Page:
Generally you should look at the performance recommendations in the Julia documentation. Some things you should certainly look at, as others have mentioned, is avoiding allocations of new arrays as much as possible, using @inbounds to turn off bounds checking on arrays, and making sure you loop through matrices in the order their data is stored in memory. This means your loop ordering should look like

for j = 1:ncols
    for i = 1:nrows
        do something with A[i,j] 

If you use a profiler on your code, you’ll find that most time is spent in p = p * PPP which is a matrix multiplication that allocates a new matrix for each iteration.
What you can do instead is put a tmp = similar(p) before you’re while loop, i.e. preallocate a matrix of size p, and then use in-place multiplication mul! from LinearAlgebra and save the result in tmp, then copy the result to p.

Overall it means adding a using LinearAlgebra before your function definitions and having the last lpart look like:

    tmp = similar(p)
    while (d_g / (g_old + g_final) > .001e-5)
        i = i + 1;
        mul!(tmp, p, PPP)
        copyto!(p, tmp)
        # p = p * PPP
        ggg = 1 ./ sum( (1 ./ g), dims=2 ); #%sums rows
        g_final = (p*ggg)[1];
        d_g = abs(g_old - g_final);
        g_old = g_final;

This more than halves execution time for me and is a low-hanging fruit.


Some modifications after looking at the profile (start with most expensive lines, optimize them out. I only did a single pass and did not profile the modified variant; I’d guess another 2x-10x improvement is possible). I started from your pastebin.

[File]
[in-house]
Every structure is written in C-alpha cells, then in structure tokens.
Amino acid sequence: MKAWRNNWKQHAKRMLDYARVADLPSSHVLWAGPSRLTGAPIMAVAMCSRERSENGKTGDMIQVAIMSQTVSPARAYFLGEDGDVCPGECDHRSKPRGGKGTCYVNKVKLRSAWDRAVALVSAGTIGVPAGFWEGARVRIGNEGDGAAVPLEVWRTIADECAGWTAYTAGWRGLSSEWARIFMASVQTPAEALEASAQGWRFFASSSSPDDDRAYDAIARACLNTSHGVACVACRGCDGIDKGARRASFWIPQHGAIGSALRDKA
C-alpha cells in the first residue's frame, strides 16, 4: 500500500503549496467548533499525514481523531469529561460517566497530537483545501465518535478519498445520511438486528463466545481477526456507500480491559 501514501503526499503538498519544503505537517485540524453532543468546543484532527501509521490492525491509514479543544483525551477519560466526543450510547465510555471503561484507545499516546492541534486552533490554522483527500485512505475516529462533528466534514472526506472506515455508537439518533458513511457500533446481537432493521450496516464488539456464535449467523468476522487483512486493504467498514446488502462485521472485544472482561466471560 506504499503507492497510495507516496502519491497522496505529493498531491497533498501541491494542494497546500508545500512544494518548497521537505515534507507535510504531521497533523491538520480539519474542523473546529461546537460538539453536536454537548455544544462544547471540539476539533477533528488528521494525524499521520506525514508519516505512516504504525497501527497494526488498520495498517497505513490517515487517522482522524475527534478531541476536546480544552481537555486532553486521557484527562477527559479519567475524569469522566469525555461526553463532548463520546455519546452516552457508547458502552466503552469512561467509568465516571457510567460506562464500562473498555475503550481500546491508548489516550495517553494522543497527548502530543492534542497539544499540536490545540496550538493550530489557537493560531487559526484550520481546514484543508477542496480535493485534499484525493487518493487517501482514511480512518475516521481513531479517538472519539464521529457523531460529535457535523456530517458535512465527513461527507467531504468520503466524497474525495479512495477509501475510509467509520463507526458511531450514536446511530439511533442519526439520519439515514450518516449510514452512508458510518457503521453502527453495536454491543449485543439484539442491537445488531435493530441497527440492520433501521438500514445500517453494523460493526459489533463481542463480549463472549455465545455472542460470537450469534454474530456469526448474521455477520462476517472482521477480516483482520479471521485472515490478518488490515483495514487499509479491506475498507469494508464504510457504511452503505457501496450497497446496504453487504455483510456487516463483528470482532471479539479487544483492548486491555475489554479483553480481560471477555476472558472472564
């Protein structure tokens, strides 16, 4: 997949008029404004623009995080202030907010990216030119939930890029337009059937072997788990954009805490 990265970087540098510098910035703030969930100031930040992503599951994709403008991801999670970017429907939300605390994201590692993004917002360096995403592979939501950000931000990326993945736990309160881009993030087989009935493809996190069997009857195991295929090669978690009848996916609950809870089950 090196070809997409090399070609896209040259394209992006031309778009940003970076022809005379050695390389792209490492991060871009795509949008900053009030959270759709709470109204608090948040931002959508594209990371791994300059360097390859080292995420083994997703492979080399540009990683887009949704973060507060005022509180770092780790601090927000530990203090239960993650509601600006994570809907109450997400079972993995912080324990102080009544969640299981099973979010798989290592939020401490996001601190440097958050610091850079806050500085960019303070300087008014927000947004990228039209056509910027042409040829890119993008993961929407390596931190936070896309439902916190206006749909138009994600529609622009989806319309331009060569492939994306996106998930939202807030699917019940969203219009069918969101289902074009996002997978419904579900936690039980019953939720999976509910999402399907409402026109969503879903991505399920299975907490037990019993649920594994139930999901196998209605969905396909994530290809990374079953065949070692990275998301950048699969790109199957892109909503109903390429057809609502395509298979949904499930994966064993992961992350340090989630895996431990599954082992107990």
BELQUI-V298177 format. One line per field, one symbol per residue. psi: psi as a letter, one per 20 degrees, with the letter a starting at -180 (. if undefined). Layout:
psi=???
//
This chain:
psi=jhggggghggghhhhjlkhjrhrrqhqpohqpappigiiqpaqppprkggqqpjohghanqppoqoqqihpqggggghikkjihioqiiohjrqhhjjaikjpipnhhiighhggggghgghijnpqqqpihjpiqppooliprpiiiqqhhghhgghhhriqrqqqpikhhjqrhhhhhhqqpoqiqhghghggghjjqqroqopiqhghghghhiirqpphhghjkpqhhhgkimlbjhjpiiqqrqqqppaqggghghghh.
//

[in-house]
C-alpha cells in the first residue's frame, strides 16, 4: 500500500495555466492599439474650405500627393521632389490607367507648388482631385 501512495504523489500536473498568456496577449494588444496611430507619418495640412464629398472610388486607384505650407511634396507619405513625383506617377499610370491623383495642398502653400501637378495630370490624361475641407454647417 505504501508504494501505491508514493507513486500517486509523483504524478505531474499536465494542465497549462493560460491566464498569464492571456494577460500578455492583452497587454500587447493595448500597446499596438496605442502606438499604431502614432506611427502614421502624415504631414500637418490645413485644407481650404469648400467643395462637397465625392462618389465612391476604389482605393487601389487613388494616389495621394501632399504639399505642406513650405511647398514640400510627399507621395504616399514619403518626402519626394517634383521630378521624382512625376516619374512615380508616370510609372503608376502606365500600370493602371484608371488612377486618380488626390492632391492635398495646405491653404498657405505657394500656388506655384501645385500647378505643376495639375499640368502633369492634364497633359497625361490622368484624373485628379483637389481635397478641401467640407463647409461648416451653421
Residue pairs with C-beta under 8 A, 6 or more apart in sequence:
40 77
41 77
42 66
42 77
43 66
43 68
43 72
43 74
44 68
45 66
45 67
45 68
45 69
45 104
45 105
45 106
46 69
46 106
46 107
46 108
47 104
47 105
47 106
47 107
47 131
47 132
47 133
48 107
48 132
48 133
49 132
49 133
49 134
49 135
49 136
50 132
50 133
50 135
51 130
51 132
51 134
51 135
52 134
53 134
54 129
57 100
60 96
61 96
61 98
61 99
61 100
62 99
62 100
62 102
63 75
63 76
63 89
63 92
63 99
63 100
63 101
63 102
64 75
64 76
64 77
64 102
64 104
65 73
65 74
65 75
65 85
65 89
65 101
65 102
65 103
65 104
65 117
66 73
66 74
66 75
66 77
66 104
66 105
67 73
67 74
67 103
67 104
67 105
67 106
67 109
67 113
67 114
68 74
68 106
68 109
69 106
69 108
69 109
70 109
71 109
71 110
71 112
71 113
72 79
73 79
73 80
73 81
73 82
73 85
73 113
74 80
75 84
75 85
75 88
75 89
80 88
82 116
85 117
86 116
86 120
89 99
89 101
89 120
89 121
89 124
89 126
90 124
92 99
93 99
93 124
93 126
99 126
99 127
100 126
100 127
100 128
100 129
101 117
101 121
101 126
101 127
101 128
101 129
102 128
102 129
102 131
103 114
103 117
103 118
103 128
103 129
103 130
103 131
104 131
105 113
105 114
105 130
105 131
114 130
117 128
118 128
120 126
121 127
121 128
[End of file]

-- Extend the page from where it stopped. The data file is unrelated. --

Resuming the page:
julia> testMC36SM.run(); @time testMC36SM.run()
  2.867807 seconds (8.59 M allocations: 1.922 GiB, 2.92% gc time)
(range(0.0, stop=120.0, length=100), [5.45759e-9, 5.4623e-9, 5.4656e-9, 5.46773e-9, 5.46899e-9, 5.46966e-9, 5.47005e-9, 5.4705e-9, 5.47136e-9, 5.47298e-9  …  4.54801e-10, 4.25117e-10, 3.9744e-10, 3.71625e-10, 3.47539e-10, 3.25061e-10, 3.04076e-10, 2.8448e-10, 2.66177e-10, 2.49078e-10])


julia> testMC36SM.run(); @time testMC36SM.run()
  0.148181 seconds (7.97 k allocations: 4.565 MiB, 7.99% gc time)
(range(0.0, stop=120.0, length=100), [5.45759e-9, 5.46231e-9, 5.4656e-9, 5.46774e-9, 5.469e-9, 5.46967e-9, 5.47006e-9, 5.47051e-9, 5.47136e-9, 5.47298e-9  …  4.54801e-10, 4.25117e-10, 3.9744e-10, 3.71625e-10, 3.47539e-10, 3.25061e-10, 3.04076e-10, 2.8448e-10, 2.66177e-10, 2.49078e-10])

Pastebin: https://pastebin.com/vmp4qdHd

What I did: reuse some buffers, hoist some computations out of loops, turn some 1x36 matrices into vectors. That is nice because we can use LinearAlgebra.dot instead of calling into blas/gemm.


My biggest question is why you are using the power method to find the fixed point. You can replace the time-consuming parts of your code:

   i = 0;
   while (d_g / (g_old + g_final) > .001e-5)
       i = i + 1;
       ggg = 1 ./ sum( (1 ./ g), dims=2 ); #%sums rows
       g_final = (p*ggg)[1];
       d_g = abs(g_old - g_final);
       g_old = g_final;
   return g_final;

with e.g.

   ggg = 1 ./ sum( (1 ./ g), dims=2 ); #%sums rows
   q = nullspace(PPP' - I)
   return dot(q, ggg) / sum(q)

This requires

using LinearAlgebra

As far as I can tell, there is no need for copyto! here. Just switch the names around:

p, tmp = tmp, p

That is basically a free operation.